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Diary of a Trainee Electronics Engineer: March 2017

STEM, Fourier Theories & Complex Waveforms

STEM Soldering Workshops

In the middle of the month I ran my first STEM soldering workshop . Myself and Natasha Bissett visited a school in our local area, where we ran a soldering workshop showing a small group of four students from mixed year groups how to assemble the Cuttlefish kit.

The Cuttlefish is a PCB version of the Shrimp which is Arduino-compatible and designed for both breadboard prototyping and more permanent projects.

Image Source: www.groundelectronics.com

The school we visited are in the process of making a flight simulator using some rather cool motors in one of it’s STEM clubs. While there is expertise in this area from the staff, they were lacking experience amongst the students as most of them had never worked with a microcontroller platform previously. After speaking to staff from the school, it was agreed that it would be highly beneficial for the students to participate in a basic workshop which showed them how to solder and then how to run some basic Arduino sketches with the Cuttlefish board.

After speaking with the students we soon found out that some of them had soldered previously in Design Technology. The soldering workshop we ran was more of a crash course as this involved many more solder joints than they had attempted previously and some of the connections were much closer together.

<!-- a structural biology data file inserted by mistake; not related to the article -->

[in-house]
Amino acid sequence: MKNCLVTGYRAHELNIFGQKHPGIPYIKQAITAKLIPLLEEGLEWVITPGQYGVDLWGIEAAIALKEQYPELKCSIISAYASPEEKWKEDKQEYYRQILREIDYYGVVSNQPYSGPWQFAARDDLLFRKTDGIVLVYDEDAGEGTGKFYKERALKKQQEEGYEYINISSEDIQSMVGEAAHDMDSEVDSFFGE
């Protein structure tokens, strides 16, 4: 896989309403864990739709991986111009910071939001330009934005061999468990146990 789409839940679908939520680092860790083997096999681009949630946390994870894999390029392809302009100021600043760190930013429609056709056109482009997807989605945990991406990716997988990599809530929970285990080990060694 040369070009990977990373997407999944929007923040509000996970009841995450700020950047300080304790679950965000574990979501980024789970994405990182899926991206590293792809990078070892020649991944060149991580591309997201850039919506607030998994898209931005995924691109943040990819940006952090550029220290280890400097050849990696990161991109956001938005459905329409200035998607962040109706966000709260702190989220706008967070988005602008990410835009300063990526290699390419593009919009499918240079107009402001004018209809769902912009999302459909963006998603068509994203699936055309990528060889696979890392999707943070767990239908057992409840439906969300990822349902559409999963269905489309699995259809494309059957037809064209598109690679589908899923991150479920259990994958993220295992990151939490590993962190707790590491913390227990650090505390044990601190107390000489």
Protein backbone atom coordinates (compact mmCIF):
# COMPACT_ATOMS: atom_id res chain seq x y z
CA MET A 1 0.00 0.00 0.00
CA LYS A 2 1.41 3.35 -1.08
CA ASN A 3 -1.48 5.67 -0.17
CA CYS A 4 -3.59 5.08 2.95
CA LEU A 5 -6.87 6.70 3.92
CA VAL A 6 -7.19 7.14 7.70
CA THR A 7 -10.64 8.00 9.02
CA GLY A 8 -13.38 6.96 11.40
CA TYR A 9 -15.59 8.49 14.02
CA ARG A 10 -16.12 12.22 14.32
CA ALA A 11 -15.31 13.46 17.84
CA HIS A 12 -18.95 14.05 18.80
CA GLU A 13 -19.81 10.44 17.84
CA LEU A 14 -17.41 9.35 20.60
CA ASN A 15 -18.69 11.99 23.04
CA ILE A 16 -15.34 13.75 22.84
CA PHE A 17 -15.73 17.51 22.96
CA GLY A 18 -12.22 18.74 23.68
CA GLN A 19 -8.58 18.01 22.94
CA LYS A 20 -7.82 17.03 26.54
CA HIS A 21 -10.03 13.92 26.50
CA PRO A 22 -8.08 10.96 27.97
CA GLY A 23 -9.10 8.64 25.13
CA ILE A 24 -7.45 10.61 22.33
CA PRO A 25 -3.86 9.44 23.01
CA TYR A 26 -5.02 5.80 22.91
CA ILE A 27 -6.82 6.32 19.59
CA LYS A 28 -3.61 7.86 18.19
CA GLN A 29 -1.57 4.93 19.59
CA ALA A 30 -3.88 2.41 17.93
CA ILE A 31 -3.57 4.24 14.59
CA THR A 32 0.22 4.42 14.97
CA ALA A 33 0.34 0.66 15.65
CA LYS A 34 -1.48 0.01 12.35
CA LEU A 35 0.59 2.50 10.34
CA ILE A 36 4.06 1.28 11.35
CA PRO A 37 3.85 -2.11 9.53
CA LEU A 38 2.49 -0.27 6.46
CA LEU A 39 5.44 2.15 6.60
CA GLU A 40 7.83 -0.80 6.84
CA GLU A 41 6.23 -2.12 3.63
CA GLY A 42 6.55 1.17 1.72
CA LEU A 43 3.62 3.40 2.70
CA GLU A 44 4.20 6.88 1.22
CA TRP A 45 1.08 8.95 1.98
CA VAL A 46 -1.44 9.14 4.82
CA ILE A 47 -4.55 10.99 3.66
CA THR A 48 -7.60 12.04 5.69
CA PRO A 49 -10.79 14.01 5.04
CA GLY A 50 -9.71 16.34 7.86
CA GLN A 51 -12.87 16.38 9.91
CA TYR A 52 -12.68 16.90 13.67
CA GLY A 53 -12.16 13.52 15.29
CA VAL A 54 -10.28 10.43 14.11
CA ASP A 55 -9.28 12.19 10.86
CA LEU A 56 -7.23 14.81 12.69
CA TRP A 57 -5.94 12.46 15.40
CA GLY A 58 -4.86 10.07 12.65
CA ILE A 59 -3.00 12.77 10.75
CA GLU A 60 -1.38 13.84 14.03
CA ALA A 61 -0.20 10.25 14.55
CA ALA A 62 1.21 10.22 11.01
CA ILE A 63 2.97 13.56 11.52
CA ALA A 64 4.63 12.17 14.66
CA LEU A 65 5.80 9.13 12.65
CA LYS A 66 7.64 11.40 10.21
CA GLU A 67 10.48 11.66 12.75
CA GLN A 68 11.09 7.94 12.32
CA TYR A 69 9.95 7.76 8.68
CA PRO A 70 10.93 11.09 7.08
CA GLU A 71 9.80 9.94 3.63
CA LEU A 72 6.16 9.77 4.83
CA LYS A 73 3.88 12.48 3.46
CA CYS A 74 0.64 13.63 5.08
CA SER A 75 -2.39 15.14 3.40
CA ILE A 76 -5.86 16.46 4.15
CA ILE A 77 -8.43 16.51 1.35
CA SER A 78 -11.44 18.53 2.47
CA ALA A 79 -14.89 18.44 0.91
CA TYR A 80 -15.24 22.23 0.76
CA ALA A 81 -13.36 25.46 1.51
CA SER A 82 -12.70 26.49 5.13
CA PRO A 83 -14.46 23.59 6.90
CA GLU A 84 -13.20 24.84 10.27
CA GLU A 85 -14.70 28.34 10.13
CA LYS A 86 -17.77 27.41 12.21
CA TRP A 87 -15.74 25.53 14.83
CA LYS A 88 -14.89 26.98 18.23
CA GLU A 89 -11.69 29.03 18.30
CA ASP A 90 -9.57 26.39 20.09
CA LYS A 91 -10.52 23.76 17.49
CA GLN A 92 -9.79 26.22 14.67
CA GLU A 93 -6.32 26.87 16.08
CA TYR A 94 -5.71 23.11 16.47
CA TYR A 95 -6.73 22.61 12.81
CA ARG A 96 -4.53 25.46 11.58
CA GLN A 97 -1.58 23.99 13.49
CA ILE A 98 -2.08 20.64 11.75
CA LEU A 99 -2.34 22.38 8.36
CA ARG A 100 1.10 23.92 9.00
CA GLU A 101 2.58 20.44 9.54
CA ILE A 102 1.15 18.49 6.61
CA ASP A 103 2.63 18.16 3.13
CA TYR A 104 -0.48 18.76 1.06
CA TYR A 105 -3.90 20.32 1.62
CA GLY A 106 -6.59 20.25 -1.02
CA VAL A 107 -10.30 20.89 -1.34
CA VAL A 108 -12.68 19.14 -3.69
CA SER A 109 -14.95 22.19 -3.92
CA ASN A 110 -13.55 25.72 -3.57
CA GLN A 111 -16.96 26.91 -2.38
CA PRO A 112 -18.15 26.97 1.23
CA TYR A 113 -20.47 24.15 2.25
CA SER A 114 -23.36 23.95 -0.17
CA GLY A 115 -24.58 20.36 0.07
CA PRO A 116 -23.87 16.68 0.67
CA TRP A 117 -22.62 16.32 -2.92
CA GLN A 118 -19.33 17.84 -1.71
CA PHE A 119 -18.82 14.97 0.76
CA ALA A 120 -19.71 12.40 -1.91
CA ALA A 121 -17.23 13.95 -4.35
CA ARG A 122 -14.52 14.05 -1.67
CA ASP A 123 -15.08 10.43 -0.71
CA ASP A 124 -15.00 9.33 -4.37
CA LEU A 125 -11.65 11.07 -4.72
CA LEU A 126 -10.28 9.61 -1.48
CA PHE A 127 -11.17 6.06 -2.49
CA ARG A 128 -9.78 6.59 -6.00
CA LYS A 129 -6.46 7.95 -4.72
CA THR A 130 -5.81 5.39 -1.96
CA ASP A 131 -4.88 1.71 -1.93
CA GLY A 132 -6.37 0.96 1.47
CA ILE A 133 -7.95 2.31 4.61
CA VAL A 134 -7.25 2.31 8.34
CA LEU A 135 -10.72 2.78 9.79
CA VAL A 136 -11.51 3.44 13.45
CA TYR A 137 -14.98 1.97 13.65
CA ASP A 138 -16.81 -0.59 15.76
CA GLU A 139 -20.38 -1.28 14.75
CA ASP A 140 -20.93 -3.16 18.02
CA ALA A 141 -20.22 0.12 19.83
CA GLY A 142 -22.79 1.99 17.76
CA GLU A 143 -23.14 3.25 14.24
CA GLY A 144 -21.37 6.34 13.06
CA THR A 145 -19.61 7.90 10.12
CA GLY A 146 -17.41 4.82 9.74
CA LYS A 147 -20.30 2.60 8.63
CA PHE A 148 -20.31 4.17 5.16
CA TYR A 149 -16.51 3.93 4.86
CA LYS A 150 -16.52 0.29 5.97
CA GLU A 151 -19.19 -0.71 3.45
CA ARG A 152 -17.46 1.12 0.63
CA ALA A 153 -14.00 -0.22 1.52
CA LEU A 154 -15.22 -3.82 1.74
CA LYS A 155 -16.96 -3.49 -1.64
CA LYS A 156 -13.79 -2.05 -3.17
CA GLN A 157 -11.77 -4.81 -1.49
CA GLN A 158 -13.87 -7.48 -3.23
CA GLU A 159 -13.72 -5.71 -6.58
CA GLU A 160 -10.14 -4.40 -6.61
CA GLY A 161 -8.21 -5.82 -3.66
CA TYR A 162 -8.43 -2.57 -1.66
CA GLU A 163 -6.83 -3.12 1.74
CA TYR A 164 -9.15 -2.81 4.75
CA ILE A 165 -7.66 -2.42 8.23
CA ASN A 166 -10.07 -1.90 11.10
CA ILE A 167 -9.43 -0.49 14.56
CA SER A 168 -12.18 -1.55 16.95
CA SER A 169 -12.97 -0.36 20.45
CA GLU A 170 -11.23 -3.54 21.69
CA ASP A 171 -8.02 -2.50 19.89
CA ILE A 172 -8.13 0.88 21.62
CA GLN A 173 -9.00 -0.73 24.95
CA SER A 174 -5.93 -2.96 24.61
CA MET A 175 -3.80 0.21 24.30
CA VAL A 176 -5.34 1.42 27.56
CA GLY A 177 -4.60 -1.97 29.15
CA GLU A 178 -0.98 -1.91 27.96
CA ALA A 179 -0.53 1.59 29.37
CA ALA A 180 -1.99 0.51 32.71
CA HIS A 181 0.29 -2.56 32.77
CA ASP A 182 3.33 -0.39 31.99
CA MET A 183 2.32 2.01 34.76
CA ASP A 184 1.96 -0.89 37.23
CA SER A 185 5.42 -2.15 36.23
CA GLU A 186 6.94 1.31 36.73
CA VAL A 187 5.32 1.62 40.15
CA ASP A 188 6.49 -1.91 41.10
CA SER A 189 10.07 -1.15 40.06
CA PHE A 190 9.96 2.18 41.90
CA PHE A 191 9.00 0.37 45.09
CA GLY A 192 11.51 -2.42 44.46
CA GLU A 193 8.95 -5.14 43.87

Overall the students seemed to really enjoy the soldering workshop. Myself and Natasha explained what various components in the kit do and in what order we would advise soldering these into place. There were a couple of solder joints which we had to lend a helping hand with in order to get the board working, but on the whole everything went great!

In addition to showing the students how to wire up and run a blink sketch using the Arduino IDE, we also had chance to show them the AnalogReadSerial example. Here we Connected one side of a male jumper wire to pin PCO0 on the cuttlefish and then connected the other end between VCC ad GND to see what happened. This was really great as it had the kids understanding what happens when a pin is left in a floating state. We also showed them how to calculate what the voltage actually is based on the readings output in the serial monitor.

I’m really looking forward to visiting more schools in the future to run workshops similar to this. It is an incredibly rewarding feeling when you can pass on your knowledge to younger people!

Understanding the use of complex waves

Things are gradually wrapping up on my HND course as we come closer towards the end of the year. Just as things are coming to a close we began working on one of my favourite assignments yet – understanding the use of complex waves.

When we talk about complex waves we’re usually referring to harmonics, like we are here. In electrical power systems harmonics are voltages and currents which form as a result of non-linear electric loads. Harmonics are a way of mathematically describing the distortion to a voltage or current waveform; the term ‘harmonic’ refers to a component of a waveform which occurs at an integer multiple of the fundamental frequency.

Harmonic frequencies in the power grid are a frequent cause of power quality problems and result in increased heating of equipment and conductors. The reduction of harmonics is considered desirable as this helps us to increase plant power system reliability.

Fourier Theories